The storage location should be free from dust, humidity, temperature, and moisture extremes.

On the other hand, laryngoscope handles should as well follow disinfection protocols as recommended by the manufacturer.

This involves using a disinfectant and sterilization to clean the laryngoscope handles.

13.  Differentiate Between Miller And McCoy Laryngoscope.

Miller and McCoy laryngoscope blades are the two main types of laryngoscope blades. Miller laryngoscope blades are straight while the McCoy laryngoscope blades are curved.

It is inserted at the right side of the mouth to displace the tongue.

McCOY laryngoscope

McCoy laryngoscope

In as much as both can be used on children and adults, Miller laryngoscope blades are best suited for use on infants or newborns to lift the epiglottis.

The appropriate sizes of Miller laryngoscope blades include the following;

  1. Blade size 0 > Premature
  2. Blade size 0-1 > neonate
  3. Blade size 1> 1 month – 2 years
  4. Blade size 1-2> 2-6 years
  5. Blade size 2 > 6-12 years
  6. Blade size 2-3 > 12 years and older

On the other hand, the McCoy laryngoscope blade is recommended for older children or adults.

Miller laryngoscope

miller laryngoscope

It is inserted further so as to directly lift the epiglottis and thus is more useful to patients whose epiglottis is difficult to displace.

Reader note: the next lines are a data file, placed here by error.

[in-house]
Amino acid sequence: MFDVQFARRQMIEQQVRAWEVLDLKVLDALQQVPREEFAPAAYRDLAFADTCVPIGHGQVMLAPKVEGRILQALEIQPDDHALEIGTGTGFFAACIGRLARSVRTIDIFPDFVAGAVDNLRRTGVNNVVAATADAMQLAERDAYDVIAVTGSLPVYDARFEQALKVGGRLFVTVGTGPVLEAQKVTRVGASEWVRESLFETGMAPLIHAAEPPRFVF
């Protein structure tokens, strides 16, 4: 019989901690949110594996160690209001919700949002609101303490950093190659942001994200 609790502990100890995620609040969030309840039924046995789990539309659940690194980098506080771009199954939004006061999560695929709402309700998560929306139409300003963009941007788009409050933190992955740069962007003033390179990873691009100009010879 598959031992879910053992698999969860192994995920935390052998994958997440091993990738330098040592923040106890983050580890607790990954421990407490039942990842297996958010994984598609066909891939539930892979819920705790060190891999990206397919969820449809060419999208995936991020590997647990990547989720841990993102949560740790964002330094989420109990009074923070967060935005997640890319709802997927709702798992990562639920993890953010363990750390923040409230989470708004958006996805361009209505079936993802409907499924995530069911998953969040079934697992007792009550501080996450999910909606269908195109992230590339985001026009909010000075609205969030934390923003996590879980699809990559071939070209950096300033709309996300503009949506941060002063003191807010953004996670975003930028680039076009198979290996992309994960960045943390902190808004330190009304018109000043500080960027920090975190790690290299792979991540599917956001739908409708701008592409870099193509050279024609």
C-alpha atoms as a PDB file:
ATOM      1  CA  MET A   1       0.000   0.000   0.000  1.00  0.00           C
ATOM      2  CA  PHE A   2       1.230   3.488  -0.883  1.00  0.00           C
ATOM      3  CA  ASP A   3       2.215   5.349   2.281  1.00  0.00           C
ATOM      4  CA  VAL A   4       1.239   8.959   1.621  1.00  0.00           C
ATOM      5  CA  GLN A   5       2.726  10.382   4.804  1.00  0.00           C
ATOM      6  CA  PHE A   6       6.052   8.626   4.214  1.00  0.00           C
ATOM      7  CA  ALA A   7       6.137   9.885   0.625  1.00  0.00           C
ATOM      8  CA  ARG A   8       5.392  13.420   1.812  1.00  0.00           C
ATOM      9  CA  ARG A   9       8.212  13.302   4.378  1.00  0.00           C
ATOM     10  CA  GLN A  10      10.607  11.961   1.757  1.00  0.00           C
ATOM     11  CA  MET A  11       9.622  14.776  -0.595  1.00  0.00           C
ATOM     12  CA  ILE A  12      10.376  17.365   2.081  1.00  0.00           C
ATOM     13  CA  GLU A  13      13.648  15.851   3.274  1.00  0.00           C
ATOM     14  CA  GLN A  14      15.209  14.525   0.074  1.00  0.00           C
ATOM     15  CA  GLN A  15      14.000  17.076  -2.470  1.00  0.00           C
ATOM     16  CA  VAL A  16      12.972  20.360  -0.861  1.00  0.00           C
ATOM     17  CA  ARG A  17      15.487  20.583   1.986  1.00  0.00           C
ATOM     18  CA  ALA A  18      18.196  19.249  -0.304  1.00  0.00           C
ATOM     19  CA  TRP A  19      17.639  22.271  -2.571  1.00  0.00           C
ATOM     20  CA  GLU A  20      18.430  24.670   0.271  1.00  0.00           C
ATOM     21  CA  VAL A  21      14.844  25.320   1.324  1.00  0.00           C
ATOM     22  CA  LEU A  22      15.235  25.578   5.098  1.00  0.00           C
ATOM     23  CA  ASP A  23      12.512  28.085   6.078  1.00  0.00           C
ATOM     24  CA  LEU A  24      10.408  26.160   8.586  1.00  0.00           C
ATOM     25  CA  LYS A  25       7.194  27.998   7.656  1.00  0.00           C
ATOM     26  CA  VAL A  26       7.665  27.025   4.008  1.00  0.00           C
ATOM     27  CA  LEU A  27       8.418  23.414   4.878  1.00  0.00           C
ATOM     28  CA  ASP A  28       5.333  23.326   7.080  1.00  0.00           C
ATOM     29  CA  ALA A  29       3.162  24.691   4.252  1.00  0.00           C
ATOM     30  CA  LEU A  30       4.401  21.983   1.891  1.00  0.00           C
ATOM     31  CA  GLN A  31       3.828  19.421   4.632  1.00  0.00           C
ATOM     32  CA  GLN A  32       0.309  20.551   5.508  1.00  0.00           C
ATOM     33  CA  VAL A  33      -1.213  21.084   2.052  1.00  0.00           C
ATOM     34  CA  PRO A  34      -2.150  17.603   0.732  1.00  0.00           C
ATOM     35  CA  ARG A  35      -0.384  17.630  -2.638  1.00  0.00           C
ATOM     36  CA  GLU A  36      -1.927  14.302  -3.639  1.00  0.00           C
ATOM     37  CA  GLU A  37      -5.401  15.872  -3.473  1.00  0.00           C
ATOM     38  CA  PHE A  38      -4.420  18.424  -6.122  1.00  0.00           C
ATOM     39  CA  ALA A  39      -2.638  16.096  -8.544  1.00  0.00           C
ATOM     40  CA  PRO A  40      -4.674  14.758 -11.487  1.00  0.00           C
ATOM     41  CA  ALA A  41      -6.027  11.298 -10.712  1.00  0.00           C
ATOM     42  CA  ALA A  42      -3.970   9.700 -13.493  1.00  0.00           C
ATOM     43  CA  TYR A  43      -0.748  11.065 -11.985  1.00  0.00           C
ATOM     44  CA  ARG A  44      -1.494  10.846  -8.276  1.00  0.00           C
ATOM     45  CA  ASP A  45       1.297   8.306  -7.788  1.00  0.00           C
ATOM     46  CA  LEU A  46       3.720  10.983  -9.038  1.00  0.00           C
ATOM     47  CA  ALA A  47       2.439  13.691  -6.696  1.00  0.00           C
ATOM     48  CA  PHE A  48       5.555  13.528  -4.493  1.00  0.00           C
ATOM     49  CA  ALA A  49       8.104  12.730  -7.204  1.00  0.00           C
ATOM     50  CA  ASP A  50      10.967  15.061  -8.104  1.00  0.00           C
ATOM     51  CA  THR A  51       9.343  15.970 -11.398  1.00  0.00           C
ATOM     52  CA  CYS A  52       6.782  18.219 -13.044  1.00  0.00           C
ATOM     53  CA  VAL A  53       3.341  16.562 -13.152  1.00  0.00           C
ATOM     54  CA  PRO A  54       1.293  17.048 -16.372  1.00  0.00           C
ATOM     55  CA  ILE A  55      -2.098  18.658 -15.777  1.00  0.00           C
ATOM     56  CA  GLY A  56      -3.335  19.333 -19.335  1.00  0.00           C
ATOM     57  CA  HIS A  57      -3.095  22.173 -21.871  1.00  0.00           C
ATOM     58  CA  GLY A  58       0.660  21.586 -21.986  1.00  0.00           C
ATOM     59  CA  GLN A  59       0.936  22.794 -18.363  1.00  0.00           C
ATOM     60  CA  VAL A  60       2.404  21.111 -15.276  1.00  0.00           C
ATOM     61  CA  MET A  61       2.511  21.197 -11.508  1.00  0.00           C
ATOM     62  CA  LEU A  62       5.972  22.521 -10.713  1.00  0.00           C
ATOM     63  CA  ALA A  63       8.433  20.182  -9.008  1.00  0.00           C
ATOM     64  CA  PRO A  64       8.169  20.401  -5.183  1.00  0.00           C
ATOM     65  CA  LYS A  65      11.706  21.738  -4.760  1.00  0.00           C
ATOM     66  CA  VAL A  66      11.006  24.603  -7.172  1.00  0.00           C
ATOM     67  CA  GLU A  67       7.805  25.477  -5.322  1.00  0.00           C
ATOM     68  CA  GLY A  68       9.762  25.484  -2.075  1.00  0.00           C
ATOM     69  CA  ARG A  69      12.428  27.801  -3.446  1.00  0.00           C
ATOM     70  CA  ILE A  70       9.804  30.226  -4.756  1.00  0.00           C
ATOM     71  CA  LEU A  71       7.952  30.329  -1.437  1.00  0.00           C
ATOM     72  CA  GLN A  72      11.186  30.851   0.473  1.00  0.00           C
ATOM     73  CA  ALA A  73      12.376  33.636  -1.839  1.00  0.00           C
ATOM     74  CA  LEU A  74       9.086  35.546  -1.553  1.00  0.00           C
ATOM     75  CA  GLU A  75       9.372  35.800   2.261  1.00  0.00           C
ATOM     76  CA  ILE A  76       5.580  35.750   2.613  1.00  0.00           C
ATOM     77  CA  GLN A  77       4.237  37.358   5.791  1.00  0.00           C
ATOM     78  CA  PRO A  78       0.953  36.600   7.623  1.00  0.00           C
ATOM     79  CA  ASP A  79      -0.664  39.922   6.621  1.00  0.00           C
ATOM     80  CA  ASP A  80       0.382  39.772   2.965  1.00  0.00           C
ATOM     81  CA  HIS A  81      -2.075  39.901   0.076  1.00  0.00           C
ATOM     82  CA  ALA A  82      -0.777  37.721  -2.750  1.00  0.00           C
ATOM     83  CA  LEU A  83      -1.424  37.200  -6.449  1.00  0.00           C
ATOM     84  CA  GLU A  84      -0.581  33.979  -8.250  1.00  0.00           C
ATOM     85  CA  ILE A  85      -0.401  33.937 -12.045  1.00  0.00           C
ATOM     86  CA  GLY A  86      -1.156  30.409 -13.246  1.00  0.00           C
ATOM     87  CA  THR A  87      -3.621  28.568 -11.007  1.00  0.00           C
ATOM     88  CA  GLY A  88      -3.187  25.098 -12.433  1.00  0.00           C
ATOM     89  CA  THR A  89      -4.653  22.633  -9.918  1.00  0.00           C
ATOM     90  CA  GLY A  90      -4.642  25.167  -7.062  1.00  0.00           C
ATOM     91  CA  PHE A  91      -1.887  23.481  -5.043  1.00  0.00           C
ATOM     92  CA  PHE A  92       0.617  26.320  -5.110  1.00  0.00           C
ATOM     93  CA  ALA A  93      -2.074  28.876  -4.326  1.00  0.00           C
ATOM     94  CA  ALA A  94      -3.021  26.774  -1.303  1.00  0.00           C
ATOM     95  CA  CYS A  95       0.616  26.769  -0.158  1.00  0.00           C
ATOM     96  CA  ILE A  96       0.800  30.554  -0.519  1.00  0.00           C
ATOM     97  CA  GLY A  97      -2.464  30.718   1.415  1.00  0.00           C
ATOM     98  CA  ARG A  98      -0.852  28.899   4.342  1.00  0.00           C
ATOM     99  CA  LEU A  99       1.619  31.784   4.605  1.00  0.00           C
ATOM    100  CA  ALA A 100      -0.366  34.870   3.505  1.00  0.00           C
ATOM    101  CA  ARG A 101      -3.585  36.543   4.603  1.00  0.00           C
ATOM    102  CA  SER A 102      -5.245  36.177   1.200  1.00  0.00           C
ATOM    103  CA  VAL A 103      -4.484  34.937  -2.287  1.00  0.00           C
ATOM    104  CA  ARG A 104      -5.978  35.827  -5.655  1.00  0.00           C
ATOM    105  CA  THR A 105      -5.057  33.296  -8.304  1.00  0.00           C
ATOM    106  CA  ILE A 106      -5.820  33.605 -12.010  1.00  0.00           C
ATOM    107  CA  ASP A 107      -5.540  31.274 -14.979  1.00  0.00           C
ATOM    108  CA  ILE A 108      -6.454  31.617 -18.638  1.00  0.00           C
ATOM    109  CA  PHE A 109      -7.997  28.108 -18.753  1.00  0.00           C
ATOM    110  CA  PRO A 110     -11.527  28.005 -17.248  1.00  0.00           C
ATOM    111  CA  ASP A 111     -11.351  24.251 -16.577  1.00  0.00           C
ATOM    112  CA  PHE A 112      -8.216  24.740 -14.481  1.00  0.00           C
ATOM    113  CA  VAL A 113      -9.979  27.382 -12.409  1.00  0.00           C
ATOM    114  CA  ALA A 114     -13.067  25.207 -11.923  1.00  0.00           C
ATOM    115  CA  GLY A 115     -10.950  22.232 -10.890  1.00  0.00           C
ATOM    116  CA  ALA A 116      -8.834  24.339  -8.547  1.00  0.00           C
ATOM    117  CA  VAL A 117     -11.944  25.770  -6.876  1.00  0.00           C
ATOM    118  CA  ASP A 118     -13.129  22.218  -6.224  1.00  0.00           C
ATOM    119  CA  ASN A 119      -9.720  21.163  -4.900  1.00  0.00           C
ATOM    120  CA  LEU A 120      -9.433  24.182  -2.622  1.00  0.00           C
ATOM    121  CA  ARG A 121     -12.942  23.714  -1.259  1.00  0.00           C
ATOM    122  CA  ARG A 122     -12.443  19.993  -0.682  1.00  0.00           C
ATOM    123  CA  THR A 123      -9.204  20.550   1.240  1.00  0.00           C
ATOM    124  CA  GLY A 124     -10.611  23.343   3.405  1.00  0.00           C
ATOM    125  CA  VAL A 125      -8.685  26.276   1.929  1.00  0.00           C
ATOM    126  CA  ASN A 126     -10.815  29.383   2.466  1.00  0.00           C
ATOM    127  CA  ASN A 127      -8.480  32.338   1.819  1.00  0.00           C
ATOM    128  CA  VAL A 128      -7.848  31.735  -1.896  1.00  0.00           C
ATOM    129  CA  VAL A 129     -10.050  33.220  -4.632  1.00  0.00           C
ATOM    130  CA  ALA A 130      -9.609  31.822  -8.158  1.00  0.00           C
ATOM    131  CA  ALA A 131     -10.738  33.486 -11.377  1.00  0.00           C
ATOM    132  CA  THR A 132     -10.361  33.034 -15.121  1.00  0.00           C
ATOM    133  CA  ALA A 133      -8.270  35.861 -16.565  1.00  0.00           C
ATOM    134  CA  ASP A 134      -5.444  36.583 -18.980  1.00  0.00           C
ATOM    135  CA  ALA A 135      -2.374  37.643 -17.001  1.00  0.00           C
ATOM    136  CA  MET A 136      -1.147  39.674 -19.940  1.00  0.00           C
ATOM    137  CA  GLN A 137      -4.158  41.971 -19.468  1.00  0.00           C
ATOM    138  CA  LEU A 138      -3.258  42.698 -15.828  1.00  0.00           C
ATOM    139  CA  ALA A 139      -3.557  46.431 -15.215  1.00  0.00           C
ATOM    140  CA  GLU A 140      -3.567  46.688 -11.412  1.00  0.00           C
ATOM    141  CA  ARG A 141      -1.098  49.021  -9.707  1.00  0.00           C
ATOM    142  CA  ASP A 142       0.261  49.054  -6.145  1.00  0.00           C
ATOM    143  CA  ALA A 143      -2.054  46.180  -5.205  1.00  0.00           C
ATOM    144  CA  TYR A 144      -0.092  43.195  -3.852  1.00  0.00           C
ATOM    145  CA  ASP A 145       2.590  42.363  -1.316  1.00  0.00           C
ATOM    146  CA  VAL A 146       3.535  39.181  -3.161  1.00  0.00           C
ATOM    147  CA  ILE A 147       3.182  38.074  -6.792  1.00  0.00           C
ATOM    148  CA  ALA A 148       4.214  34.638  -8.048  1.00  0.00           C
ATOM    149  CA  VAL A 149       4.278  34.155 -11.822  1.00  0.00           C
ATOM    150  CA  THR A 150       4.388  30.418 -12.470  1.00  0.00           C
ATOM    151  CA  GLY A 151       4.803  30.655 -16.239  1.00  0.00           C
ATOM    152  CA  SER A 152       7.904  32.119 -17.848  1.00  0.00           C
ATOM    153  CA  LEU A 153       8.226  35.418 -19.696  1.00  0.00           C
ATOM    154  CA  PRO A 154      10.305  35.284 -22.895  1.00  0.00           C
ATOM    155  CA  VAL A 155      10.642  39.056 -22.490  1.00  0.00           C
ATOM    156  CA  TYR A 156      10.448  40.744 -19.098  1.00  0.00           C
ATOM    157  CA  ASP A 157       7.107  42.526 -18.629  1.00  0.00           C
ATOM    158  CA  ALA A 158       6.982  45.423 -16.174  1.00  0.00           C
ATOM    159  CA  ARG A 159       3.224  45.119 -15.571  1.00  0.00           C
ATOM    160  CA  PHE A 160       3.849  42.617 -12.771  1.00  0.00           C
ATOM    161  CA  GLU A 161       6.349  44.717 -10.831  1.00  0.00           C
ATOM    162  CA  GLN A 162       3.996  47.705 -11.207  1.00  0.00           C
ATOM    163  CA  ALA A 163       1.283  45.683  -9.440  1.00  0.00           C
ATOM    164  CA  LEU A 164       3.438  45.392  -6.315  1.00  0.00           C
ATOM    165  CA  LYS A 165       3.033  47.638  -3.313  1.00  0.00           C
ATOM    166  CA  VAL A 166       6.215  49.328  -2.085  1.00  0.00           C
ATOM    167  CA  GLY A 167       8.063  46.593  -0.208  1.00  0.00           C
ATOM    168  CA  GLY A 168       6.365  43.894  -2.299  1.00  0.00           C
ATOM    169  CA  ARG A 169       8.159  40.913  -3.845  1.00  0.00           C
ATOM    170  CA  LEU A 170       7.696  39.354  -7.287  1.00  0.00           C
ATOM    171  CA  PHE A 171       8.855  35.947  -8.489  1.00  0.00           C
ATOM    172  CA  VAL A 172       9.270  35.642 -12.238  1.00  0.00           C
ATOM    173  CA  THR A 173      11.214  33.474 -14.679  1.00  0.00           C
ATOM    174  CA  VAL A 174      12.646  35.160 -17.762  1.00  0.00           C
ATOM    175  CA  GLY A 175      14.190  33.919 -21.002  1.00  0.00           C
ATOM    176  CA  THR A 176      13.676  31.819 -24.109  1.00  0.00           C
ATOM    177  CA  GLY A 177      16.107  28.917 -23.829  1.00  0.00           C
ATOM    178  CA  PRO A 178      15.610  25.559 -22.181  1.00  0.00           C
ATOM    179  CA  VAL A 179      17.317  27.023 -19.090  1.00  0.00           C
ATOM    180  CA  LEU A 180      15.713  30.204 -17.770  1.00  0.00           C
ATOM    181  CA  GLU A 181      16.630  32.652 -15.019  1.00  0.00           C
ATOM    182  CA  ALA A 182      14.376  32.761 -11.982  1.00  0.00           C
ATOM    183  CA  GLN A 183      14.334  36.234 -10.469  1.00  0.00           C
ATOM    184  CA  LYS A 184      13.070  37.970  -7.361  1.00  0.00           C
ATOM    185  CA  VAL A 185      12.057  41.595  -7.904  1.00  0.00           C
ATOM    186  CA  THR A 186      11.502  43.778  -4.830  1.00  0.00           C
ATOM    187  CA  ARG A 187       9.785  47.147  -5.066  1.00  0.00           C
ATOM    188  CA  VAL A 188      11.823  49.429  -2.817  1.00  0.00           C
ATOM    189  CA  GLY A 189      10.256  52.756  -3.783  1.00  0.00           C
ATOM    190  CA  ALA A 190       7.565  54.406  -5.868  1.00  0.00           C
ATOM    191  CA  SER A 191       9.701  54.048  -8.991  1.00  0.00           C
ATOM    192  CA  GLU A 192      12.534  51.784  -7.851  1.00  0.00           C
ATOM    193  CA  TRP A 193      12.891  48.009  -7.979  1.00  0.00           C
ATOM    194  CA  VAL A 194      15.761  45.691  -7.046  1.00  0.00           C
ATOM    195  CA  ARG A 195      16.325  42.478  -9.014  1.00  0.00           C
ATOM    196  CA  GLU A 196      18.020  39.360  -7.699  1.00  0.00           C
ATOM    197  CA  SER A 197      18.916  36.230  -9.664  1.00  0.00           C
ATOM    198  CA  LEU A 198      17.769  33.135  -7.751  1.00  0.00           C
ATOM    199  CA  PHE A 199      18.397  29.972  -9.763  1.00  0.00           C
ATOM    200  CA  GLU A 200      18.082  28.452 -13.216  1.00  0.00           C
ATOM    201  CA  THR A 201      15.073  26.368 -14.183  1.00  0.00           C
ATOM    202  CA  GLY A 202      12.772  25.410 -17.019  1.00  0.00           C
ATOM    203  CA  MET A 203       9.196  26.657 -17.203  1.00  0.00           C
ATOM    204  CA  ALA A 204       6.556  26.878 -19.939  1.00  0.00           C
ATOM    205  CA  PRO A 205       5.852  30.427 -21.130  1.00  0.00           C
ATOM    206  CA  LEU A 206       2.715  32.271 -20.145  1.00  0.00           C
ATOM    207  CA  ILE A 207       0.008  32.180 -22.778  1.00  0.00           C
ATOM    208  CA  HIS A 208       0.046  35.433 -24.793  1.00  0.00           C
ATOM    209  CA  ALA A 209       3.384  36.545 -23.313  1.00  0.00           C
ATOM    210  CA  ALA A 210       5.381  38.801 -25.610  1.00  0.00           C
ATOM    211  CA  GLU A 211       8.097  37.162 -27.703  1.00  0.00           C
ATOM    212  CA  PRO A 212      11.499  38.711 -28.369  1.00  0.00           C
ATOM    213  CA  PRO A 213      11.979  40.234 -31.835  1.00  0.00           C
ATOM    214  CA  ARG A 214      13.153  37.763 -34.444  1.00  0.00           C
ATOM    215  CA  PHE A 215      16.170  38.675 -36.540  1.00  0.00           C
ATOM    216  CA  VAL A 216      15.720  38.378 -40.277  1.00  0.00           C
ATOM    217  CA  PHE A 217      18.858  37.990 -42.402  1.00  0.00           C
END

The proper sizes for McCoy laryngoscope blades include;

Blade size 2> 2-6 years

Blade size 2-3 > 6-12 years

Blade size 3 > 12 years and older

14.  What Are The Factors To Consider When Buying Laryngoscope With Camera?

Before purchasing laryngoscope with camera, there are certain considerations that you need to factor in to evaluate this equipment.

Here are some of the main factors to consider;

  • Ease of Use – It is important to choose devices that can be easily used.

A more complex channeled laryngoscope with camera might be challenging for some during emergencies.

Therefore, your anesthesia providers must be well trained in the technology to ensure that they can comfortably use it.

  • Blade type – From a clinical standpoint, it doesn’t matter whether you choose a reusable or a disposable blade.

Both serve the same purpose and the difference lies in their functionality.

With disposable blades, you will not need to worry about maintenance issues, lifespan, or them being clean.

Reusable blades on the other hand are expensive and carry a higher risk of infection.

  • Clarity – As we know, laryngoscope with camera are used to provide images taken in the interior parts of the body.

That said, there is a need to have clear pictures when using a laryngoscope if so you want high-quality views of the airway.

Most importantly, ensure that your purchased camera lens has an anti-fog feature. This feature increases the success rate during the first intubation attempt.

Luckily, most laryngoscopes are fitted with an anti-fog technology.

  • Design – You can either choose between these two types of designs; Channeled and Standard devices.

Frankly, none of these is a better option than the other. They only have differences and their learning curves also differ.

  • Data capture – Data capture is a cool feature that helps you record challenging intubations and store patients’ data for future reference.